Student work by Marc Carratala & Benjamin Oman
Real-time artists create interactive 3D content and assets that are rendered in real-time. They often work on a project from concept to completion, collaborating with filmmakers to realize a broader vision. Real-time artists are also responsible for maintaining visuals in both quality and optimization—from entire environments down to small 3D props, known as assets. real-time artists also add lighting, and create textures.
Real-time 3D artists are often generalists who collaborate with other artists, designers, and programmers to realize a broader vision, commonly known as virtual production.
Still from Marc Carratala's short film, 'Frozen Lands' created in Unreal Engine 4 as part of the Virtual Production Course at CGS
Virtual production is analogous to traditional production. The main difference is that renders occur in real-time. Real-time is paving new, improved workflows for the film industry and bridging some gaps in the traditional production pipeline, allowing real-world and digital platforms to converge. It’s been adopted as a tool by filmmakers and content creators to visualize what they’d usually only be able to view in post-production at the pre-production and production stages.
Marc's latest captivating short film using Unreal Engine 5, 'Dark Nebula', inspired by Ridley Scott's Alien. Marc worked on all aspects of the production — from concept, script, and direction to world building, animation, and cameras — as part of the Real-time 3D & Virtual Production Course at CG Spectrum.
The LED volume is possibly the most recognized use of virtual production methods. A wall of LEDs (light-emitting diodes) display a real-time rendered 3D virtual environment that curves around physical sets, actors, and props. Through live camera tracking, the virtual camera within the game engine moves to match the physical on-set camera, shifting what’s displayed on the LED wall, like a shift in perspective. This synchrony between camera and imagery creates parallax, helping to create the illusion that the real and virtual elements reside in the same space. Lucasfilm’s The Mandalorian is a well-known example of a production that used virtual production on set.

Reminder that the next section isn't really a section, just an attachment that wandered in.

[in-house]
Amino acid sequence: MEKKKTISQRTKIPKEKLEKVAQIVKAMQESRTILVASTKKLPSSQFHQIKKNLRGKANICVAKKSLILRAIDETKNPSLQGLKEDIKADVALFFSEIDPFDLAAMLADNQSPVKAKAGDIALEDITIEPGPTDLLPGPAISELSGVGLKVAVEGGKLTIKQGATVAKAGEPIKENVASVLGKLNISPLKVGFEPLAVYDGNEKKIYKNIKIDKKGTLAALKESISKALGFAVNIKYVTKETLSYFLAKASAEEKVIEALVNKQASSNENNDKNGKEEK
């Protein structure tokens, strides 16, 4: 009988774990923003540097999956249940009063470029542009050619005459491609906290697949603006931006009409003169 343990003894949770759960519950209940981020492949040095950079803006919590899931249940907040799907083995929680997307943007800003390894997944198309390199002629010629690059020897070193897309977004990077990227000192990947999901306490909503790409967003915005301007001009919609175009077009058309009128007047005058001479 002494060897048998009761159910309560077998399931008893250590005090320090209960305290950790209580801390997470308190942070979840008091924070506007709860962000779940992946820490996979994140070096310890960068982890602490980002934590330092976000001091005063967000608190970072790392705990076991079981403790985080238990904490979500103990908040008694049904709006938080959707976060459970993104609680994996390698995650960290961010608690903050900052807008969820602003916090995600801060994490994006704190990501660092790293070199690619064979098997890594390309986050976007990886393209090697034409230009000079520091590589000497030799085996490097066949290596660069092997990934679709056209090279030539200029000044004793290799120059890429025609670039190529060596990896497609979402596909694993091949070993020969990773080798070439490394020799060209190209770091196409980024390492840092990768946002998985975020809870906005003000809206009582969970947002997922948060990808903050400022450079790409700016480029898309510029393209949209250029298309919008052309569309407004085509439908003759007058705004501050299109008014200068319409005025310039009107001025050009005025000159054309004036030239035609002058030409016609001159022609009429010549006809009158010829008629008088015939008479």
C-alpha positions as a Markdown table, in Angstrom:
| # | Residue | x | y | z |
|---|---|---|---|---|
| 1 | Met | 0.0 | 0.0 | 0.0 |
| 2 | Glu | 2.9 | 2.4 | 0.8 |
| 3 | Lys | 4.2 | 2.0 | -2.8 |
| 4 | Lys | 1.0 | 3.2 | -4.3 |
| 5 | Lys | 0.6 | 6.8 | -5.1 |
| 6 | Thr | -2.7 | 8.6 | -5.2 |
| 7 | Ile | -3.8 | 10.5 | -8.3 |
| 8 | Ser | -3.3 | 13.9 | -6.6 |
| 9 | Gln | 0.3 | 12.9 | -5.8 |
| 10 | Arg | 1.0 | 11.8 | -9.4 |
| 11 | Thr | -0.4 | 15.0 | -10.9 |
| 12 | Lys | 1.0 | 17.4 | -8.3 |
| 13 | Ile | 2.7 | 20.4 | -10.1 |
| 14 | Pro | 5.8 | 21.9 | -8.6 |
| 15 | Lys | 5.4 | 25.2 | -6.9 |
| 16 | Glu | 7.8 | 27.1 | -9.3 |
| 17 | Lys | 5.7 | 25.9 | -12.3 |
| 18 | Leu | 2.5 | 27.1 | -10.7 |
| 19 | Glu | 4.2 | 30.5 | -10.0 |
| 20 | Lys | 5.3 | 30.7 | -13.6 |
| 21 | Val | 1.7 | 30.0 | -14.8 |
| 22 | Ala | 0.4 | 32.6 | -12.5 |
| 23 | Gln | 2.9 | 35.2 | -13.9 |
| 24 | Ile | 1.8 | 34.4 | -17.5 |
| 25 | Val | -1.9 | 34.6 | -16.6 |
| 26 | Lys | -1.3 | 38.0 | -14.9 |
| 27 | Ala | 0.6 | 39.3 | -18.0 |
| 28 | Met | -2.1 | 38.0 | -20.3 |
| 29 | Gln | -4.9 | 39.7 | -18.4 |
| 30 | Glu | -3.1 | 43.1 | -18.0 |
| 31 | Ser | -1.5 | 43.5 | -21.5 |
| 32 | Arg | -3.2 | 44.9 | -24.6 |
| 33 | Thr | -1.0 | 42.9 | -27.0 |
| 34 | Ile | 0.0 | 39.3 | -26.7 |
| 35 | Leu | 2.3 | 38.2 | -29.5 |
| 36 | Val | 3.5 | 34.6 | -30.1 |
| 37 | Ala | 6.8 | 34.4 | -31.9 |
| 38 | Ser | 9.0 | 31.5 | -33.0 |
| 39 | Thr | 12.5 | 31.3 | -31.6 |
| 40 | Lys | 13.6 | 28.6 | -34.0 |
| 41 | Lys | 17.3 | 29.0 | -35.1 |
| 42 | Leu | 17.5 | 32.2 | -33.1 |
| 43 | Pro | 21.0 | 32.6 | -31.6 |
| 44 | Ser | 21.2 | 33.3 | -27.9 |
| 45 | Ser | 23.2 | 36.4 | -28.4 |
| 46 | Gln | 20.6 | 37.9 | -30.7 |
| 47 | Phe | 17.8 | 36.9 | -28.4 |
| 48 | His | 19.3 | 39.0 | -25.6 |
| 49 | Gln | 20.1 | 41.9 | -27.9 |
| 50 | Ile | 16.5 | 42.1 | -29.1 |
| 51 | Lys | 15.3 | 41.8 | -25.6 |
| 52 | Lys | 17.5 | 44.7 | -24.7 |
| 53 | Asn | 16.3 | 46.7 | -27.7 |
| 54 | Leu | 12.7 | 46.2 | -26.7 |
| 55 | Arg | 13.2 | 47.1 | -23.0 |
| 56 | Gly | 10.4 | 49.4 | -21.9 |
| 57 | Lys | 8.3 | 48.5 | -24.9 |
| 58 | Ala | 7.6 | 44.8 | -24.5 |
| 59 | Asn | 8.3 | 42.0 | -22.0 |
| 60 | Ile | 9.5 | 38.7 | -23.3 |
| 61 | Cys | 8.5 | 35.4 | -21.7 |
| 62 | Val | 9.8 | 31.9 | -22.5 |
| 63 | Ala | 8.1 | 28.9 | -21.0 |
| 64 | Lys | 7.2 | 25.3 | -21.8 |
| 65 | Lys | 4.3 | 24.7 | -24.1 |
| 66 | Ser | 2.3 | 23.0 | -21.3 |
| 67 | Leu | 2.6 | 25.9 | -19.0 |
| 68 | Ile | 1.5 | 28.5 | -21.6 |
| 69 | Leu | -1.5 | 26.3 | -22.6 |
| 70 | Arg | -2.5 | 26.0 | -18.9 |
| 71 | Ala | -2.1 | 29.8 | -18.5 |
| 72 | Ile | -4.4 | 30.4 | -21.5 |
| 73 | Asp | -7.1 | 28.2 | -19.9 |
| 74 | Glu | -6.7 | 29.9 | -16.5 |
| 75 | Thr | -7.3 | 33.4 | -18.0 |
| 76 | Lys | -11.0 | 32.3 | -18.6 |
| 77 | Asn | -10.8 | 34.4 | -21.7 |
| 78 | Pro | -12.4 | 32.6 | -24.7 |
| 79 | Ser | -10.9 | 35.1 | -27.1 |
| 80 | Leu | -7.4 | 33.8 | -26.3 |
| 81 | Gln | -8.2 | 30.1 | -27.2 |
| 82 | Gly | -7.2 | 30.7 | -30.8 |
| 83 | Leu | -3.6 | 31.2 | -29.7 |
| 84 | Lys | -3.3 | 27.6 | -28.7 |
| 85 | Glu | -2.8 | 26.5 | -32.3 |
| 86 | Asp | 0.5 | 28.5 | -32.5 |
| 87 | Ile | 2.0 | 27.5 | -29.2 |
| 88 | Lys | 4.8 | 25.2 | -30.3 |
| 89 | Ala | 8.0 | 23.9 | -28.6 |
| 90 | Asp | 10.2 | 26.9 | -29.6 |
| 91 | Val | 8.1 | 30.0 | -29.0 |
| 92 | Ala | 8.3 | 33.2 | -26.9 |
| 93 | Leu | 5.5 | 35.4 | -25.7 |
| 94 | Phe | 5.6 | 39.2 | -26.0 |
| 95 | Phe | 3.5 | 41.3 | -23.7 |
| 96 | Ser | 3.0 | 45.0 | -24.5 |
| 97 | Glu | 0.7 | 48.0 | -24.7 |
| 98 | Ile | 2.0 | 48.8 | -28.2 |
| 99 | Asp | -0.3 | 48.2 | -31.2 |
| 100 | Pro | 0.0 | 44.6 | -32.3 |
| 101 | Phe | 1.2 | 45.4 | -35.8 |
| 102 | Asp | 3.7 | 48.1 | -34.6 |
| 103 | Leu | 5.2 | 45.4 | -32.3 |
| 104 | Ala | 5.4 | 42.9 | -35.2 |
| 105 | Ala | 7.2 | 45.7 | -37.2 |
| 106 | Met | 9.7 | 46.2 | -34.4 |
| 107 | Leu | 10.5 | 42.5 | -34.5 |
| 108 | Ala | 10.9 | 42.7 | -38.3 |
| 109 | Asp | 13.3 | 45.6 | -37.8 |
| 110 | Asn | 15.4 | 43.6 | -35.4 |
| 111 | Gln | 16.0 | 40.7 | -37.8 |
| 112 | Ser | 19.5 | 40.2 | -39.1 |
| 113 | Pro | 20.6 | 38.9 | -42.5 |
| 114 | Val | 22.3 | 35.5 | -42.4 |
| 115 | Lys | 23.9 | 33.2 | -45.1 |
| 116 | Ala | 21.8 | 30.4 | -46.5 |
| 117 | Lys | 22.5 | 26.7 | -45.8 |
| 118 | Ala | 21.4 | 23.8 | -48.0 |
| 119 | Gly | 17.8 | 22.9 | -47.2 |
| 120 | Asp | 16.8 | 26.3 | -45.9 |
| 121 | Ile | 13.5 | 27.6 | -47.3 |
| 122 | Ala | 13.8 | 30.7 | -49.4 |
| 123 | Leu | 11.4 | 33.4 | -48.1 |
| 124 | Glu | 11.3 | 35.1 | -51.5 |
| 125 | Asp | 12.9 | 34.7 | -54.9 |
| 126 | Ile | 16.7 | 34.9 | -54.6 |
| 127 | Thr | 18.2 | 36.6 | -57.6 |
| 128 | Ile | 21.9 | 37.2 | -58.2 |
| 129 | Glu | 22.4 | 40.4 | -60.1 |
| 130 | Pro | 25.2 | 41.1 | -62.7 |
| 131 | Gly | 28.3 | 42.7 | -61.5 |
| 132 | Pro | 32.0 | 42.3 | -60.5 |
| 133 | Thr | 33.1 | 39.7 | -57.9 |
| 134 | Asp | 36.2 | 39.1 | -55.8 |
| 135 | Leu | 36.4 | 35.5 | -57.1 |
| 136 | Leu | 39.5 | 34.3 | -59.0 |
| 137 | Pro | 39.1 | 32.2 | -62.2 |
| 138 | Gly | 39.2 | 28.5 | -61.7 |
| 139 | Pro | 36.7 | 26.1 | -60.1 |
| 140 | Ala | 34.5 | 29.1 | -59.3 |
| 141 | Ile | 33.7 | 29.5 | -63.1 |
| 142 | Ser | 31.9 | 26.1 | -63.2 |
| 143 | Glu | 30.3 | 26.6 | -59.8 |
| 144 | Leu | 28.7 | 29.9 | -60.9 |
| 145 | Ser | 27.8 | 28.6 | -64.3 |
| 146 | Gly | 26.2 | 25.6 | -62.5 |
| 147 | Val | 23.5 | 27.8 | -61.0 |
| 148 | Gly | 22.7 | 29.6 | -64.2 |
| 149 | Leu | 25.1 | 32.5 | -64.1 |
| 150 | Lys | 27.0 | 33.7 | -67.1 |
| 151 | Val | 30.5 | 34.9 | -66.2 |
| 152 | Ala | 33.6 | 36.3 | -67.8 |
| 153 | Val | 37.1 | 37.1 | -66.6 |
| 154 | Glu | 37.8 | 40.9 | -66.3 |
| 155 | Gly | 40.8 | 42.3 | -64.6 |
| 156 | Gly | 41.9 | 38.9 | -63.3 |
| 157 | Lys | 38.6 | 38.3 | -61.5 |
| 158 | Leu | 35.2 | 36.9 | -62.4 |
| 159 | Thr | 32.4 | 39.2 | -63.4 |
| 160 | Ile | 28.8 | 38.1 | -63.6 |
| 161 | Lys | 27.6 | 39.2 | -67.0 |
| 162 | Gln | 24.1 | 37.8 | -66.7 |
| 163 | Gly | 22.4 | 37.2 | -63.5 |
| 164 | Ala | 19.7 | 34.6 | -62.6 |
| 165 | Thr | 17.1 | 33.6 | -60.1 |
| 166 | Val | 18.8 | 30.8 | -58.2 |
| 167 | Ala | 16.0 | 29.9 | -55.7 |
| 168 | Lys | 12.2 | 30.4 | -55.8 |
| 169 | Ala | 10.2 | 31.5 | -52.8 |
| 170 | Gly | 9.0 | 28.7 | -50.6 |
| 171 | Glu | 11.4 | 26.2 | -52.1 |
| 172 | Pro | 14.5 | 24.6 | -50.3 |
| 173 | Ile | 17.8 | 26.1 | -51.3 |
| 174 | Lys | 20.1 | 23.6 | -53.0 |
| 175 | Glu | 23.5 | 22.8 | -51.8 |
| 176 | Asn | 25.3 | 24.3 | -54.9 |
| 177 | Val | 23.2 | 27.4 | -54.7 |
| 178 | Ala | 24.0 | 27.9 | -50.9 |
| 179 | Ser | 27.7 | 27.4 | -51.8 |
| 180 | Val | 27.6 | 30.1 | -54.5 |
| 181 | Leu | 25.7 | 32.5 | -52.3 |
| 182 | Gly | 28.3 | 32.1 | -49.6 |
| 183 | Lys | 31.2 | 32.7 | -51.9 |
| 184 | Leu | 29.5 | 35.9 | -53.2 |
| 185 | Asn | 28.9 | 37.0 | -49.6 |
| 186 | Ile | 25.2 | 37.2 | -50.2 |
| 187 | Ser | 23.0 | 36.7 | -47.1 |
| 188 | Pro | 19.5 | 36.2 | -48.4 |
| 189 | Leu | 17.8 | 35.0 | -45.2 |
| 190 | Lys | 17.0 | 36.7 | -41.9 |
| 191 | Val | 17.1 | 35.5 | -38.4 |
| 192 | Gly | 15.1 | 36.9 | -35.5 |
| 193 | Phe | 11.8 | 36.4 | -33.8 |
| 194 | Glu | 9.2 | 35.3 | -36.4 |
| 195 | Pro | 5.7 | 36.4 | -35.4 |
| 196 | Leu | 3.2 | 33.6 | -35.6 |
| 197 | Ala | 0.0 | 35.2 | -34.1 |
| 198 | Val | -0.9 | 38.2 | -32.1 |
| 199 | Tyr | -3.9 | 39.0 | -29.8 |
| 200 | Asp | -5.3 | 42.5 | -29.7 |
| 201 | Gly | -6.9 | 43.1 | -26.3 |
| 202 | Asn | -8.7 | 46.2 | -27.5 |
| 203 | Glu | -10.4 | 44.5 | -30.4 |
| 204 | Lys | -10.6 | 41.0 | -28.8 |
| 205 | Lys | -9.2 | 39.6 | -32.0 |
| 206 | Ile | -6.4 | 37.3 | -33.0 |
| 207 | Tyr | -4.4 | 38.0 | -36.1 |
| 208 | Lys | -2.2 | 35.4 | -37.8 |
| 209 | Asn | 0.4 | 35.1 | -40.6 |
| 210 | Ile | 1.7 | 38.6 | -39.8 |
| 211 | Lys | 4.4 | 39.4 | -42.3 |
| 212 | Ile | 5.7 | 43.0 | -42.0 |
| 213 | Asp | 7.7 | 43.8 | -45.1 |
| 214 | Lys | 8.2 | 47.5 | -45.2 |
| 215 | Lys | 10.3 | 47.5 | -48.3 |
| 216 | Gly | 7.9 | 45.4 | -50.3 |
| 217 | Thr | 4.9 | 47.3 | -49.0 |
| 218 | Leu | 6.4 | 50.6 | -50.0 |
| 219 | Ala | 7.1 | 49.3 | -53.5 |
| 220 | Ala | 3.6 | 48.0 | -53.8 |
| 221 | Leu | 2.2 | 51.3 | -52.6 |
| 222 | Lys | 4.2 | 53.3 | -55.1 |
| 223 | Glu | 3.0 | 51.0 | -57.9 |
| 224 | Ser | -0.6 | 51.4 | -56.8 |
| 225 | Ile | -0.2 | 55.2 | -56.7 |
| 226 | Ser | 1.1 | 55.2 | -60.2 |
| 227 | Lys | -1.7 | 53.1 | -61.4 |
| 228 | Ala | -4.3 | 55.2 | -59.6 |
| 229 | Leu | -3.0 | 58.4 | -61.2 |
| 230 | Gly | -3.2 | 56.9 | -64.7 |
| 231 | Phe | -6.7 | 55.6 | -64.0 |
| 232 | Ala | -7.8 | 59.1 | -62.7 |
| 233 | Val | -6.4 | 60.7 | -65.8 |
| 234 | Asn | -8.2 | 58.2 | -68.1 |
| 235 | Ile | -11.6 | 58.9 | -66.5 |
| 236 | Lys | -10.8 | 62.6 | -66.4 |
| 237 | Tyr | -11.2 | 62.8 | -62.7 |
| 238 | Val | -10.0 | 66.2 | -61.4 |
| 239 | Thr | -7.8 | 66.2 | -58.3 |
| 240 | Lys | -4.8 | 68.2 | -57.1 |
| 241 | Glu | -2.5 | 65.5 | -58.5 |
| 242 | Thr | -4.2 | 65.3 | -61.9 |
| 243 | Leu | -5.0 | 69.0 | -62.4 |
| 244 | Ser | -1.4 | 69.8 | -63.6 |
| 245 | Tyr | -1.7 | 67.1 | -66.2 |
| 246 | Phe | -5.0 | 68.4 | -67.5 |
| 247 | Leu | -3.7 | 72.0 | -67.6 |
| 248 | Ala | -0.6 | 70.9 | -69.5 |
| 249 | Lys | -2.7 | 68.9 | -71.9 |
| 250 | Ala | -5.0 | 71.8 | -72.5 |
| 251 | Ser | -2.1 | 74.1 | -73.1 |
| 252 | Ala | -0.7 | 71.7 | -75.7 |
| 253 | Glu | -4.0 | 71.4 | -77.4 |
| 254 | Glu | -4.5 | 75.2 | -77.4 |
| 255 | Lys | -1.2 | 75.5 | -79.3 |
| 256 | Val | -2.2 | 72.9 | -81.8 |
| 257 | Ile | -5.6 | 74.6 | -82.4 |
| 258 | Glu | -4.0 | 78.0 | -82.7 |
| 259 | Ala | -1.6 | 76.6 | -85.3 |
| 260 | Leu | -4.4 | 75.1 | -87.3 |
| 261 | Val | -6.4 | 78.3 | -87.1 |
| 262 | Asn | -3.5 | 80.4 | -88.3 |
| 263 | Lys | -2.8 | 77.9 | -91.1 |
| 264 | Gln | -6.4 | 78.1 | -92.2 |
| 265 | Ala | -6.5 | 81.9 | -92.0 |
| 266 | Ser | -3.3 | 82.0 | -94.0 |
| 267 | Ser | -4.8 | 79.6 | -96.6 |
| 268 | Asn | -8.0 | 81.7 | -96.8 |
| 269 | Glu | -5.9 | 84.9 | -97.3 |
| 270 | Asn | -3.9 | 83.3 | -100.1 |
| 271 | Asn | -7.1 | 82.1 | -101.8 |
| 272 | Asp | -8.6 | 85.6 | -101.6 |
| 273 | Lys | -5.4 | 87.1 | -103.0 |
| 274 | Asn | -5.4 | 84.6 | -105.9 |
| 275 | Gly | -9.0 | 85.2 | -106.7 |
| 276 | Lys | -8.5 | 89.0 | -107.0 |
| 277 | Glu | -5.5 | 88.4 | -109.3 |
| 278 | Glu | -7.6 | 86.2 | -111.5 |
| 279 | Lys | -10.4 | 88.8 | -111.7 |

Real-time artists focus on content or asset creation in a real-time environment such as a game engine, often working on a project from concept to completion. They are also responsible for maintaining visuals in both quality and optimization — from entire environments down to small 3D props, known as assets.
Role & responsibilities of a real-time artist in virtual production for film and TV:
When starting in this competitive field, you’ll need to focus on learning technical tools and be proficient in a game engine such as Unreal or Unity, which often also involves some coding.
Film studios may look for the following skills in a real-time artist for film:
When starting out in this competitive field, you’ll need to focus on learning a real-time game engine, but the importance of art fundamentals cannot be underestimated. However, because real-time artists often take on a more generalist role, there’s plenty of other software that’s worth learning too.
Real-time artists may need knowledge of a combination of the following software:
The national average salary of a real-time 3D artist is $62,053 per year in the United States. (Source: Glassdoor)
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12 weeks - 40 (minimum)hrs weekly
A 12-week virtual production intensive for media professionals and studios looking to up-skill their teams and foster the next generation of real-time artists.
12 weeks - 20hrs weekly
Go from installing the Unreal Engine to creating a fully playable character within it. This short course helps beginners wanting to work in film or games get the hang of working with the engine and surrounding pipelines including basic rigging, animation and motion capture.